A House of Representatives committee has backed a Philippine bar topnotcher in seeking the repeal of an antiquated law on property ownership which the proponent had described to be of “no value.”
The House Committee on Revision of Laws recommended the passage of House Bill 10372 proposing to repeal the ‘reserva troncal” provision of the new Civil Code of the Philippines.
The bill is authored by Camiguin Rep. Xavier Jesus D. Romualdo, topnotcher of the 2012 bar examination who may have noted the insignificance of the provisions of the country’s law on property.
Romualdo explained that Article 891 of the civil code provide for what is known as the ‘reserva troncal.” He said the reserva troncal is a “special rule designed primarily to assure the return of a reservable property to the third degree relatives belonging to the line from which the property originally came, and avoid its being dissipated into and by the relatives of the inheriting ascendant.” Article 891 will prevent the “danger” of the property that for so many years belonged to a family’s patrimony from being passed “gratuitously to outsiders through the accident of marriage and untimely death.” Romualdo said the reserva troncal was a provisions of the Spanish Civil Code of 1889 that is being frowned upon by the Code Commission that drafted the current Civil Code.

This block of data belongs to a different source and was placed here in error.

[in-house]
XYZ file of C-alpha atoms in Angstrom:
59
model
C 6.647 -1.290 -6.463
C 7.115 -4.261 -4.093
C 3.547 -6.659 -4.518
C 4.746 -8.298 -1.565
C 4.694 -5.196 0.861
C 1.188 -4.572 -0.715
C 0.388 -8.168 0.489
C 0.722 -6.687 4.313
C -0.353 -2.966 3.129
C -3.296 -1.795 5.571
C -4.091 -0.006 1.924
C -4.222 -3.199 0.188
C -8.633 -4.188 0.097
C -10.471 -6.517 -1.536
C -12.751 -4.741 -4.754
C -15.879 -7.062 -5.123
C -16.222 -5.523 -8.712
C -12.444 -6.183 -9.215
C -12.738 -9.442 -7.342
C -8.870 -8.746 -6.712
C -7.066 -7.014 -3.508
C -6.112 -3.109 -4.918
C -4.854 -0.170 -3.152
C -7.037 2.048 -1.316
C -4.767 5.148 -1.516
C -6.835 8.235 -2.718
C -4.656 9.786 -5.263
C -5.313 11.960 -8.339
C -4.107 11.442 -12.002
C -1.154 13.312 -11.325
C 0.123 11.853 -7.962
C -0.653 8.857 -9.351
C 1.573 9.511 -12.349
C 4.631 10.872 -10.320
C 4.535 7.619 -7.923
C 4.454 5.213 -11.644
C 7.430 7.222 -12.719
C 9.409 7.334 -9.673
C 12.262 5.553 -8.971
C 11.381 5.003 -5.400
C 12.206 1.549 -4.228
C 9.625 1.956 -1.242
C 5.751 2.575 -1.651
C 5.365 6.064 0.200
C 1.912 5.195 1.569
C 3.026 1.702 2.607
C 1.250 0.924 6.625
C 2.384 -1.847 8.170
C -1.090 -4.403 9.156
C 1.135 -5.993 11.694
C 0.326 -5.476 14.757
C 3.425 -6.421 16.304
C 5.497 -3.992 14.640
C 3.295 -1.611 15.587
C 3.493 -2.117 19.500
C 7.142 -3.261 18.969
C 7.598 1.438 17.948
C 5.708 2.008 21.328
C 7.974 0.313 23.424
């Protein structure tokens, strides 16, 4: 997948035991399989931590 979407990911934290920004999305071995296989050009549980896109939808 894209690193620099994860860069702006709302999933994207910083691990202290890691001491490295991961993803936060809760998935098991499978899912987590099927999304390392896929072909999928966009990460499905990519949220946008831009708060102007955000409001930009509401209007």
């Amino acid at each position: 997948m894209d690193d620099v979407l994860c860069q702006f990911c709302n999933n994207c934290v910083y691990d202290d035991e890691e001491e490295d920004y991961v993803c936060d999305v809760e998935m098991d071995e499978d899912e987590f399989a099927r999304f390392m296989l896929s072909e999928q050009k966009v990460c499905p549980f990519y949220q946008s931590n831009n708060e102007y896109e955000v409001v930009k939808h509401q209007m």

Despite the Code Commission’s rejection of the ‘reserva troncal’, Congress did not delete the said provision when Congress enacted the Civil Code.
“The drafters of the Civil Code sought to eliminate a provisons of law it deemed already outmoded and archaic almost 70 years ago,” said Romualdo.
He described the said provision of the Civil Code as “extremely obsolete and very out of place in today’s world.” “It penalizes marriage and legitimate family relations. It is a hindrance to the development and transferability of property,” the Mindanaoan solon stated.
According to Romualdo the reserva troncal merely serves to only “unduly complicate our already complex law on succession.”
“Finally, it is impractical, quite difficult to grasp and is a source of unnecessary litigation,” stressed Romualdo.